Grove City Record

Hands for Hunger

Foodbank event increases local hunger awareness

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Victoria Robinson-Dixon passes along a can of food after receiving it from Anita Robinson while the two were part of a human chain at the Mid-Ohio Foodbank's "Hands for Hunger" awareness event. The event involved the passing of food and other items that would go from the foodbank to the Grove City Pantry.
By ThisWeek Community News  • 

Community members braved cold, wet weather last weekend to demonstrate their resolve against hunger.

On Saturday, Oct. 27, the Mid-Ohio Foodbank conducted Hands for Hunger, a hunger awareness event that simultaneously marked the foodbank's third year in Grove City.

The plan originally called for using a human chain to pass a can of food from the foodbank's facility at 3960 Brookham Drive to the Grove City Food Pantry and Emergency Services, 2710 Columbus St, one the foodbank's 550 partner agencies in the central and southeast ohio region.

Instead, due to inclement weather, participants lined up around the Mid-Ohio Foodbank itself and passed several items to a waiting truck for delivery to the pantry.

"It's a different way for folks to get involved," said Colin Baumgartner, Mid-Ohio Foodbank's director of communication and marketing. "The hope is to raise that awareness, and then the food and funds will follow."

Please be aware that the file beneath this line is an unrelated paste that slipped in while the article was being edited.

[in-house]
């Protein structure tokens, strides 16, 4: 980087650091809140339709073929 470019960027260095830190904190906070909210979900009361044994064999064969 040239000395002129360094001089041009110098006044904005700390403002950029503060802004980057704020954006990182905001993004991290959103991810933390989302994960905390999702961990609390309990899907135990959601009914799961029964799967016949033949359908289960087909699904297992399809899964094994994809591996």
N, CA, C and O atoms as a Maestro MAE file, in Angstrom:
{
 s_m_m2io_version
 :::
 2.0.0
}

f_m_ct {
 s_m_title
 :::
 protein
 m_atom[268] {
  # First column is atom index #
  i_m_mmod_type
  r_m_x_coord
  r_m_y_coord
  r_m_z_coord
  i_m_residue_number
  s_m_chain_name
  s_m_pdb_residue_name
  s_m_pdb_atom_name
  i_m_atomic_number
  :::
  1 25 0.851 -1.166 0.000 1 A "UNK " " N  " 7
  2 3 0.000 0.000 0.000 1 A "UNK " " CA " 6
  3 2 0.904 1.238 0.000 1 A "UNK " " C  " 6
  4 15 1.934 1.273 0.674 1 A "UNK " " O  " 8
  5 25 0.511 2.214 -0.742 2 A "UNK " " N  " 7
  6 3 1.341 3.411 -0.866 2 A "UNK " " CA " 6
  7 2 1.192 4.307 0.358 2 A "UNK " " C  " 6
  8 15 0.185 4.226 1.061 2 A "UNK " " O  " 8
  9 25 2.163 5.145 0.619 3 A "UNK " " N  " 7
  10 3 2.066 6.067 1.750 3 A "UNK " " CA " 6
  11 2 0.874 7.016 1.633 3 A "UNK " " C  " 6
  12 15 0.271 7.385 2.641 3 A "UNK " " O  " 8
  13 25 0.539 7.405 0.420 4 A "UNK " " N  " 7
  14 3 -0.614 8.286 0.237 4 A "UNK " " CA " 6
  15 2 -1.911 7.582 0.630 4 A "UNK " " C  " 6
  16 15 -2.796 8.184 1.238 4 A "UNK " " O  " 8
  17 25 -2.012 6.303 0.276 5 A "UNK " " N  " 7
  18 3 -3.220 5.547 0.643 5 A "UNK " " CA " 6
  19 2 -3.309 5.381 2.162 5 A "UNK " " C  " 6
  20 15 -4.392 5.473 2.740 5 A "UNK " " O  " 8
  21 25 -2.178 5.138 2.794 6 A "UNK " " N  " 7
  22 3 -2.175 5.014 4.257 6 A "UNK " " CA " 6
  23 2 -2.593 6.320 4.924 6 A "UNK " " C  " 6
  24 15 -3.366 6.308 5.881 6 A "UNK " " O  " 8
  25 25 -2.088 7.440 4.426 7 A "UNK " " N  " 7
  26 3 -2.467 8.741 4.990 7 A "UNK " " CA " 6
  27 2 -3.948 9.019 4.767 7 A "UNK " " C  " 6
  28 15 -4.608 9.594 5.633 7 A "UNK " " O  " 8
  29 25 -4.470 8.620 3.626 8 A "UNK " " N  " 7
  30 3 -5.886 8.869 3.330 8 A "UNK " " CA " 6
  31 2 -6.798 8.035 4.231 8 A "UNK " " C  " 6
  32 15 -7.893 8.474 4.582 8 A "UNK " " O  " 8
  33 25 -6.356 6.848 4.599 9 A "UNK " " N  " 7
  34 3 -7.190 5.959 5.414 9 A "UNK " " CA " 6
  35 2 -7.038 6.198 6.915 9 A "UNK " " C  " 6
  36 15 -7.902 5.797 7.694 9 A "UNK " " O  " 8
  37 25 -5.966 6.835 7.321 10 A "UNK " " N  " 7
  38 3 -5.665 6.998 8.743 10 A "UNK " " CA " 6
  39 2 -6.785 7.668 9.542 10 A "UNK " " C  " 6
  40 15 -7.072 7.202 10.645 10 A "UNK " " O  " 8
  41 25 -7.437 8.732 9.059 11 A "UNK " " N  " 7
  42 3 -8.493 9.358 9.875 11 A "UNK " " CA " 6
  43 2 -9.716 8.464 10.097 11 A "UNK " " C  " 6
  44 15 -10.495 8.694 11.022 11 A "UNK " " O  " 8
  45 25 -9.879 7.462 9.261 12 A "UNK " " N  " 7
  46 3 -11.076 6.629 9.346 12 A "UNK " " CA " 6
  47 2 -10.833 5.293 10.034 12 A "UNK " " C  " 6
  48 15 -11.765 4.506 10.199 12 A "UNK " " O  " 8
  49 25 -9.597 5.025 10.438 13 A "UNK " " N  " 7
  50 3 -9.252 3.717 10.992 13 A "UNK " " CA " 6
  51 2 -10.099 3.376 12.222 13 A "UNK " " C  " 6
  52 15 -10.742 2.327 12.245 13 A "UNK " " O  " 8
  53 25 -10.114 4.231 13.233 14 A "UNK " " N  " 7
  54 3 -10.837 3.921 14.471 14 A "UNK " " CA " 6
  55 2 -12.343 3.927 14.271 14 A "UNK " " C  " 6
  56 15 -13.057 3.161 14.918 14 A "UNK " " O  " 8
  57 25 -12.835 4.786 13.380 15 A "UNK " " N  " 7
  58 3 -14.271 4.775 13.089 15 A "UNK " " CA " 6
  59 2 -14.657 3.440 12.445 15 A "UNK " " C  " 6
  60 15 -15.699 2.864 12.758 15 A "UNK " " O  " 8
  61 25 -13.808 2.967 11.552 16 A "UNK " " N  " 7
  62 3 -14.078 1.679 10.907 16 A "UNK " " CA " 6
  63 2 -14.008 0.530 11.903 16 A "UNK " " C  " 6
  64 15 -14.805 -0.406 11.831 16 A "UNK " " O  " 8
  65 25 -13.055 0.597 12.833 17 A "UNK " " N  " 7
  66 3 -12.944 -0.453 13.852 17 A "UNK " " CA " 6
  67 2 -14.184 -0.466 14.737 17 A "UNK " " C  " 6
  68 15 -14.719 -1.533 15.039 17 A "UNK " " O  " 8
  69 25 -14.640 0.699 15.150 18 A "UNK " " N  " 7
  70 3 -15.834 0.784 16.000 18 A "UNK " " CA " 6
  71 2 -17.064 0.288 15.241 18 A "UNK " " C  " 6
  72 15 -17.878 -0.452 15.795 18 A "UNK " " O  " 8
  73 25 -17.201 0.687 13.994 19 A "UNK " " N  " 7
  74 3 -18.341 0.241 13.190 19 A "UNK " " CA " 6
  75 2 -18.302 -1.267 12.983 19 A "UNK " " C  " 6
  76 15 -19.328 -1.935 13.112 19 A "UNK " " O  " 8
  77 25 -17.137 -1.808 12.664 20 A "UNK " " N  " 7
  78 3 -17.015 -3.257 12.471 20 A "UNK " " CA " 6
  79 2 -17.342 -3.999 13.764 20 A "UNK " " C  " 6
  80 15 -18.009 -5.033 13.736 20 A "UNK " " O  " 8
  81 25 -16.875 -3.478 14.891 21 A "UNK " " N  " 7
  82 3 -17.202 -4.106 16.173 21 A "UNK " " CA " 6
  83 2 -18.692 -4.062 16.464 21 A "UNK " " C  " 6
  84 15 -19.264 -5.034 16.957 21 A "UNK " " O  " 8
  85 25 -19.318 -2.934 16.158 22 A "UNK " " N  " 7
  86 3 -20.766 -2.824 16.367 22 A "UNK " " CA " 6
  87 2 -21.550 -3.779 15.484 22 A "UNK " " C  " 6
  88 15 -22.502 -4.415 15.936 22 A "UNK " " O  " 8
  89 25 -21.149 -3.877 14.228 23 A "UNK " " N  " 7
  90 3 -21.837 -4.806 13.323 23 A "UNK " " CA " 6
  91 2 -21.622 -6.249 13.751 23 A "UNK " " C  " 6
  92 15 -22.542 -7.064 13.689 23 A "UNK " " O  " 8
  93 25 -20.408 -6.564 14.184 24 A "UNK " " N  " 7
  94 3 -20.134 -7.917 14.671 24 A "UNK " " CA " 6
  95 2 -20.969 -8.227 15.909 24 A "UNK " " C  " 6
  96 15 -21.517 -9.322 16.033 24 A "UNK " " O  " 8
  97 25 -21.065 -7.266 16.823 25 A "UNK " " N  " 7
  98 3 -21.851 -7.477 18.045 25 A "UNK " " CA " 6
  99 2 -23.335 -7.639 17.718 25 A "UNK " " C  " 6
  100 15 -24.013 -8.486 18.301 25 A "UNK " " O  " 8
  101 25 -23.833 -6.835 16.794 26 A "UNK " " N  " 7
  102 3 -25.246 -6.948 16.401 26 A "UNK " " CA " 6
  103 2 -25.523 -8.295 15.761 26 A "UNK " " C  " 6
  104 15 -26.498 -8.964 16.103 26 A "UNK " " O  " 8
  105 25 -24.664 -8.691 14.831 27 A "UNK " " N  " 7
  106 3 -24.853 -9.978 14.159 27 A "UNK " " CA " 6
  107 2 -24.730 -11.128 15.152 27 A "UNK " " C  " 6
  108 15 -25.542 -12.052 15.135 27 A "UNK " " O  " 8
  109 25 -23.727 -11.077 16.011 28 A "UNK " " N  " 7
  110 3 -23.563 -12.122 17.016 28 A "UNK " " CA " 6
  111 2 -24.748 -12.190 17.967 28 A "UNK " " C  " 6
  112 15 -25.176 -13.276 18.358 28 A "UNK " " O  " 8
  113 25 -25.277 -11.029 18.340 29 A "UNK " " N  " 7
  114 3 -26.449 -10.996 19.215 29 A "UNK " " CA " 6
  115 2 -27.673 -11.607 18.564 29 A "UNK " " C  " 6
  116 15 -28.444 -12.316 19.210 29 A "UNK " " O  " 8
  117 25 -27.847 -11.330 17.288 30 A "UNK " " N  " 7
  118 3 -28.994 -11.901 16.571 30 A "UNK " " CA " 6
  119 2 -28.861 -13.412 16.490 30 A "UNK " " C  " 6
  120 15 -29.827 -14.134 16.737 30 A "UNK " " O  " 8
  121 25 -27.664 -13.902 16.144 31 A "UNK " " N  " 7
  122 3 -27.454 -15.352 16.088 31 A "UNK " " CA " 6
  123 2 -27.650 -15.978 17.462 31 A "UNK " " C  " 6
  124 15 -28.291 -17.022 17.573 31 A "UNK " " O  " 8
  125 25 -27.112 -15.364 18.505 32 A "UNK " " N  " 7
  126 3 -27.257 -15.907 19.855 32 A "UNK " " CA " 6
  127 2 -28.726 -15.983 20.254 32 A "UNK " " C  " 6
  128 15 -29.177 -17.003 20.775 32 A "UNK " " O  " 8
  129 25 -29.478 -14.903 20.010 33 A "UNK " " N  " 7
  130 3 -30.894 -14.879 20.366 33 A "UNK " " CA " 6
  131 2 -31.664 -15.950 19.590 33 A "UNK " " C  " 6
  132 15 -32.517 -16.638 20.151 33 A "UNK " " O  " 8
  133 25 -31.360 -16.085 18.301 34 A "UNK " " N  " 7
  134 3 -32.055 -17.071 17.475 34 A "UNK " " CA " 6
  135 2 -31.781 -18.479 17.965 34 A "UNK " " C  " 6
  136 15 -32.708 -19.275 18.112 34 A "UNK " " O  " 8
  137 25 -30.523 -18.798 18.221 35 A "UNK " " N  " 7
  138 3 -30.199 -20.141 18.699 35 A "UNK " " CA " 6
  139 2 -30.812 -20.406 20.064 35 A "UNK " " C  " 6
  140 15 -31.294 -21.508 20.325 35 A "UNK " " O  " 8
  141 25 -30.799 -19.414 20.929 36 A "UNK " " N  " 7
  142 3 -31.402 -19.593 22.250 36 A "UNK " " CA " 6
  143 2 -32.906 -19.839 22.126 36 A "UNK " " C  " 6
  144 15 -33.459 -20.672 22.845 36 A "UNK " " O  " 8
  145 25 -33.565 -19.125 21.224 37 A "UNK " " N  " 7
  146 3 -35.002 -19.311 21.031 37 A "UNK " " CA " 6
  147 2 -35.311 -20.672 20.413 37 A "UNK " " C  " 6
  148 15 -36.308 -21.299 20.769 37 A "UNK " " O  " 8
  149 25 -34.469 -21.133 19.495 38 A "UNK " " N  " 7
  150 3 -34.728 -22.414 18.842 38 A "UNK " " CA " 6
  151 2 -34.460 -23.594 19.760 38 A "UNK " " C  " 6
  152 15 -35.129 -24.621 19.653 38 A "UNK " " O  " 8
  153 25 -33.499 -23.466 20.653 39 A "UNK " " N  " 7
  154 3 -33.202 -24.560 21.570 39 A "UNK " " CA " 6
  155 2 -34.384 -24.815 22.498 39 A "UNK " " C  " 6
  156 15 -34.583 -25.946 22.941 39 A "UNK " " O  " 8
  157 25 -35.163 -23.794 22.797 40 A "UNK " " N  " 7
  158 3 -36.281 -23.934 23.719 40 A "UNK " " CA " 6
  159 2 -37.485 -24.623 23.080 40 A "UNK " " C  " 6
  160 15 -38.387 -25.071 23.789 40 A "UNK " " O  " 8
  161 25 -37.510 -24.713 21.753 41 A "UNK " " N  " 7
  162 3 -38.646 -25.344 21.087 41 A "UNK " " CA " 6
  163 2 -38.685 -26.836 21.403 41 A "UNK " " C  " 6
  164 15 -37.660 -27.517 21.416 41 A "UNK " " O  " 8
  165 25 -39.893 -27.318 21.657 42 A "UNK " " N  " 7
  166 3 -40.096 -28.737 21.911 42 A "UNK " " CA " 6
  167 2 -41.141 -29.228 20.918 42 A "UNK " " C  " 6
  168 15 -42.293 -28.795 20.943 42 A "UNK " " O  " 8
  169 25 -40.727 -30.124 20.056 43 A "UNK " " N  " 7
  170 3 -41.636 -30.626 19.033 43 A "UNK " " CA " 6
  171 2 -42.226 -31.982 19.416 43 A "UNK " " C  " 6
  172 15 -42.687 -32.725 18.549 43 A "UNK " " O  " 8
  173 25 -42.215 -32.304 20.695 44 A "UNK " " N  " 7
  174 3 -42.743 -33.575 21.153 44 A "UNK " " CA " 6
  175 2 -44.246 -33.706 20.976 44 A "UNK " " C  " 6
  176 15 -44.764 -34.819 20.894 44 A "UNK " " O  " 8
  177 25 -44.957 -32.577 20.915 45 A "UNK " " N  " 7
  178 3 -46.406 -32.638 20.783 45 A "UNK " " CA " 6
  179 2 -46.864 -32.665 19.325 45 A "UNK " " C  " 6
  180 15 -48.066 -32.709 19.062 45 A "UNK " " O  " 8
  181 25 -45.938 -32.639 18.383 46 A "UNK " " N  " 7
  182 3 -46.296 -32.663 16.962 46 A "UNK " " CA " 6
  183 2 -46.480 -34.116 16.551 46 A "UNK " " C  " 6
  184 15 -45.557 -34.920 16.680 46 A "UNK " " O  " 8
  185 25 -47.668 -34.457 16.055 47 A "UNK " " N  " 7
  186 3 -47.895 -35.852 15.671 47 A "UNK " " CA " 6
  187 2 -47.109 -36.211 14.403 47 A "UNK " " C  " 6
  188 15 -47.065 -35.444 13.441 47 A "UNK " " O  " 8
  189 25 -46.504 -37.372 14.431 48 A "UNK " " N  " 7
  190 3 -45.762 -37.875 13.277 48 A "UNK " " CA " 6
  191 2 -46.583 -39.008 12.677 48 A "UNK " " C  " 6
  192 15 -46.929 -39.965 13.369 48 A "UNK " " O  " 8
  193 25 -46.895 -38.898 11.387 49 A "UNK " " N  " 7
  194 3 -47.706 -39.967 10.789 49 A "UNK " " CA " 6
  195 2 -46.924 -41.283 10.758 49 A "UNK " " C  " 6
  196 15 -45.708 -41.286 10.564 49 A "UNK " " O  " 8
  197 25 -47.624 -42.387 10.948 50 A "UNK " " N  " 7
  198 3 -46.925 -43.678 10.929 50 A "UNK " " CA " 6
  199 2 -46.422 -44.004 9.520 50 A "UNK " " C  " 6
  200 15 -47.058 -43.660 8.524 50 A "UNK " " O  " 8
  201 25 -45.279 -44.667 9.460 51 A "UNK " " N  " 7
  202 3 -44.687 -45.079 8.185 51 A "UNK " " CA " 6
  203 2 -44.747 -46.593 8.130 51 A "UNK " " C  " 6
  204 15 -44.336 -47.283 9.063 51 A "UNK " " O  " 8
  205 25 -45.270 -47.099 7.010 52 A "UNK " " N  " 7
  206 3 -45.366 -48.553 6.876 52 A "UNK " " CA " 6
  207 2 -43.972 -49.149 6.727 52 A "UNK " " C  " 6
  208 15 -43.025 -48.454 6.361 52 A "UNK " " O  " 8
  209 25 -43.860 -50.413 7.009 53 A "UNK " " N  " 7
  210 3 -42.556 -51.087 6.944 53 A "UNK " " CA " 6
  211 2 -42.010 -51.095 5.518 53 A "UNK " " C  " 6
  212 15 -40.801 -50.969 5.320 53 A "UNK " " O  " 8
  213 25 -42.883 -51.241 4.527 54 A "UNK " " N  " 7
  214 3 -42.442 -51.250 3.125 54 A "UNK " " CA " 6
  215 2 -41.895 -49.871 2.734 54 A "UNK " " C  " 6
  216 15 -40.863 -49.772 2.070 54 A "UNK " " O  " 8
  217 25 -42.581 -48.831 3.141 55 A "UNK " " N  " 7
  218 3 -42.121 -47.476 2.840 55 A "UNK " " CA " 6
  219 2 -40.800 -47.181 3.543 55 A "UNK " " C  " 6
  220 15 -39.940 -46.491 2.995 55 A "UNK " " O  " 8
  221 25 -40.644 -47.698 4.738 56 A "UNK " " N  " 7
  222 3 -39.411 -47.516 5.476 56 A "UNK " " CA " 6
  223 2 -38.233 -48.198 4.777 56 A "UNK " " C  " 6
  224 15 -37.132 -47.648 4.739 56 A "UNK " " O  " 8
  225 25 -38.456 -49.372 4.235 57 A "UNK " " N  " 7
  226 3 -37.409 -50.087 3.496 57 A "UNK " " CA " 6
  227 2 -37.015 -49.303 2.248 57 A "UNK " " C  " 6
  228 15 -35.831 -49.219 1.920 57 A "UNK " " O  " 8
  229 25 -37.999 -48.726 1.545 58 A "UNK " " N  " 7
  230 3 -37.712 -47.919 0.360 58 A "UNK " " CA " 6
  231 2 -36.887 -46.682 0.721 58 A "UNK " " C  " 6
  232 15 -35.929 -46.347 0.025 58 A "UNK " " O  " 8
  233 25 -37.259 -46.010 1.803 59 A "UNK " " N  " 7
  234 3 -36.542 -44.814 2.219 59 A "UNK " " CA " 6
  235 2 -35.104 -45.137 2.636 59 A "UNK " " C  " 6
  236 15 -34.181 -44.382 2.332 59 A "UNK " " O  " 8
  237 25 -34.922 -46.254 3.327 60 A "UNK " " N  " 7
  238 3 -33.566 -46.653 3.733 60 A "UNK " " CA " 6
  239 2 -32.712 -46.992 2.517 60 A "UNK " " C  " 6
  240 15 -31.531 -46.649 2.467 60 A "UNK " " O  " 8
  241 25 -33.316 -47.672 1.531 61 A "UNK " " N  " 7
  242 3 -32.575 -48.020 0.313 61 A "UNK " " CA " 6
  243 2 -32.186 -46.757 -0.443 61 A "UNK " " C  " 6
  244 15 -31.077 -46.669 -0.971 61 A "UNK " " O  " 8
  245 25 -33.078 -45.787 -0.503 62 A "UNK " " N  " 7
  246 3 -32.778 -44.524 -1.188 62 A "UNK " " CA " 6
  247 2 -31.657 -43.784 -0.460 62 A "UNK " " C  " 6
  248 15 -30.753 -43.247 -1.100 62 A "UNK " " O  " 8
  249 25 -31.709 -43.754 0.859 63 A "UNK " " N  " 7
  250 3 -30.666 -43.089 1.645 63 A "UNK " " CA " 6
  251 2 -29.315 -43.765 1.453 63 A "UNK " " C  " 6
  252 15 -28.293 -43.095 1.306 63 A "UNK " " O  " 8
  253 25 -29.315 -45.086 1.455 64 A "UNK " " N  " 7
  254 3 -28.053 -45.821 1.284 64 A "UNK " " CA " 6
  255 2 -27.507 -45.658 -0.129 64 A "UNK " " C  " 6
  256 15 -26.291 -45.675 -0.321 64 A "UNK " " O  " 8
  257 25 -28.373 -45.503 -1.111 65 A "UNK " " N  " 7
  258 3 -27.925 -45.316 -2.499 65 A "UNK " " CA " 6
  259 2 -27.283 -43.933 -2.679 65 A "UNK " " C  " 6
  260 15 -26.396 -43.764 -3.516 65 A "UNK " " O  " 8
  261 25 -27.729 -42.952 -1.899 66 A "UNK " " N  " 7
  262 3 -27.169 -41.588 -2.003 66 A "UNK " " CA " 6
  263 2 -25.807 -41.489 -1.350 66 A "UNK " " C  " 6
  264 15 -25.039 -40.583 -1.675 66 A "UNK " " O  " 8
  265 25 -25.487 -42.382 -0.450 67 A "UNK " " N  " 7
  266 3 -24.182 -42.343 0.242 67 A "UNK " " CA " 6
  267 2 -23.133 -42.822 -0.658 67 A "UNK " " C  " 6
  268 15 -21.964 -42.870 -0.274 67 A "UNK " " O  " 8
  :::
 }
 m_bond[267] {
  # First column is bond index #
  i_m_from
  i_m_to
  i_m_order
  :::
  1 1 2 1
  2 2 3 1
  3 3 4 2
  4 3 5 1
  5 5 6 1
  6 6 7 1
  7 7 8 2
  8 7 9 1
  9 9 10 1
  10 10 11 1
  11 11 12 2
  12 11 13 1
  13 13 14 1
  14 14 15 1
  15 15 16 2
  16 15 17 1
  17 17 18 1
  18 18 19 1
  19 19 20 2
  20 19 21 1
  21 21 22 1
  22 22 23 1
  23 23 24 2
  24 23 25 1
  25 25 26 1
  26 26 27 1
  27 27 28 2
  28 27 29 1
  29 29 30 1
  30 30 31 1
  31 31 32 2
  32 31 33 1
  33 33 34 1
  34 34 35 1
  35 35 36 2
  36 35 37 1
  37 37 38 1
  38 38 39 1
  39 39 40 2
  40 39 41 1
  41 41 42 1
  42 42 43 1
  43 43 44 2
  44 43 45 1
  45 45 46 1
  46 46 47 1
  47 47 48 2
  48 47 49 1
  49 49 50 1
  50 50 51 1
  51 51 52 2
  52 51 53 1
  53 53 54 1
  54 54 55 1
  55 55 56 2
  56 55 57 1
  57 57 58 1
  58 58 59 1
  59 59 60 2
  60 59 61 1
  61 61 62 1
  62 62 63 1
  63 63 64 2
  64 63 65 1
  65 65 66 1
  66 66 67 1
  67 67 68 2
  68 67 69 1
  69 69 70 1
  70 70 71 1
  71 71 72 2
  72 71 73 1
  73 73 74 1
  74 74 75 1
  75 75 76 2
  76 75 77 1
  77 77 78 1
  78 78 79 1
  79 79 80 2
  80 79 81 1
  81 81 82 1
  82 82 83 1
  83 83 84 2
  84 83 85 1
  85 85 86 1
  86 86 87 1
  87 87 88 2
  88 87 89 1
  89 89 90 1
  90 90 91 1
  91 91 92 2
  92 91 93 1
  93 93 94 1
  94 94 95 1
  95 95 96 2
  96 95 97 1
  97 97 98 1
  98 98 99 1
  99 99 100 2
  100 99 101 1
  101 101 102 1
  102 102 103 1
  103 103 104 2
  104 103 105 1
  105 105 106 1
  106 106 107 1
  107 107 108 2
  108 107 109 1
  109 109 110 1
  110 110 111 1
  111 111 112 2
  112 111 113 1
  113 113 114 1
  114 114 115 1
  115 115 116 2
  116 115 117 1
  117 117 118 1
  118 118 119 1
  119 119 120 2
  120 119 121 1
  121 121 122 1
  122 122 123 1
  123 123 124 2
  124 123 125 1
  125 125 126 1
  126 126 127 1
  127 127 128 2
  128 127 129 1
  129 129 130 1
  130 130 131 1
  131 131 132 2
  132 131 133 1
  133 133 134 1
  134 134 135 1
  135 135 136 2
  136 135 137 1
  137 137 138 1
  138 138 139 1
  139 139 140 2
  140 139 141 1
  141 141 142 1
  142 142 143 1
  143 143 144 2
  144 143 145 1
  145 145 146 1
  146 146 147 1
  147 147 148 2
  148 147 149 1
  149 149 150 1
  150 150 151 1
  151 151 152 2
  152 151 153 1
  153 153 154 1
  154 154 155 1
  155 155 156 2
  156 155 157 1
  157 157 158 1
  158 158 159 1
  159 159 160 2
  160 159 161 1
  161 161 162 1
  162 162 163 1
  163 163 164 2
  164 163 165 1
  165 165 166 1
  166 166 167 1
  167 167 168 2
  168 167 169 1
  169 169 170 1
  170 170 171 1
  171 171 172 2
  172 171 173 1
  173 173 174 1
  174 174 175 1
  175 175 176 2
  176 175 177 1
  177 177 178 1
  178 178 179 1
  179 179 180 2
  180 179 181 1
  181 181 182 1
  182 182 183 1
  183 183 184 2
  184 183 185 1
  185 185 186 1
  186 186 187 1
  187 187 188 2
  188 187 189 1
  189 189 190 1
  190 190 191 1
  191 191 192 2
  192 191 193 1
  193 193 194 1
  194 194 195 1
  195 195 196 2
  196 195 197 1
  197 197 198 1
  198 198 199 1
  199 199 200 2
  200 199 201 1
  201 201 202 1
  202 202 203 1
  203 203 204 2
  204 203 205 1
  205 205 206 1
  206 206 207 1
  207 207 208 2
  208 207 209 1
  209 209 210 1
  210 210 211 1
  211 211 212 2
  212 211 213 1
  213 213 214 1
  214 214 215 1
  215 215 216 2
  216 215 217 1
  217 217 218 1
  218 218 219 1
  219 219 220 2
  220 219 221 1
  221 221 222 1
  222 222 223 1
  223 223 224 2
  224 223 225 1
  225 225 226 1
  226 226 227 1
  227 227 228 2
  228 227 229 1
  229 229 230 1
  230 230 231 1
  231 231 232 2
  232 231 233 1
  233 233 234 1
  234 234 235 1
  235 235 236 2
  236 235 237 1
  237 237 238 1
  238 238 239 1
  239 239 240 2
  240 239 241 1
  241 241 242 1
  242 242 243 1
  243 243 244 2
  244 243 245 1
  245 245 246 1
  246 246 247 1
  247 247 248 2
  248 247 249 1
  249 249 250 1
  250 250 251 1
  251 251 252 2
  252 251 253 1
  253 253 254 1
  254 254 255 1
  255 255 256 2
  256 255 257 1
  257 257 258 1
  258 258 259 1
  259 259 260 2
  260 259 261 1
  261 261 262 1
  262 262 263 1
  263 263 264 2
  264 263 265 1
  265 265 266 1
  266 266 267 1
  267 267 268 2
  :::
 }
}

The event also featured a collection drive by the Girl Scouts as well as live music and tours of the foodbank's facility following the passing of the can at 9:30 a.m.

The Mid-Ohio Foodbank's facility is a 204,000 square-foot operation, requiring 13,000 volunteers annually to grow, sort and distribute food.

From the lobby, visitors can look out into the massive warehouse space and see boxes of food piled to the ceiling. They can also see the packing room, where volunteers stuff and seal boxes along an assembly line.

The foodbank also has its own pantry.

Mark Mollenkopf, program data and systems analyst for the Mid-Ohio Foodbank, said the foodbank's pantry services about 50 scheduled families every day and another 30 to 50 who just show up.

Last spring, the pantry served 214 families in a single night, going through 20,000 pounds of food.

"We don't turn folks away," Mollenkopf said.

Since January, Mollenkopf said the foodbank's pantry has served around 11,000 families.

The Mid-Ohio Foodbank also has 12,500 square feet of freezer space, enough to hold the loads of about 65 semi-trailers.

The temperature is kept at 10 degrees below zero, and volunteers have to wear snow suits to work in the freezers.

Mollenkopf said the foodbank is also developing technology to "get a better picture of hunger." Pantry Track is a web-based, automated system that the foodbank is working to link up with its partner agencies to better track the families served and services provided and keep records.

"The numbers about hunger are so big, it's easy to get lost in that," Mollenkopf said. "If you can drill it down to a locality, a neighborhood ... you can give voice to it."

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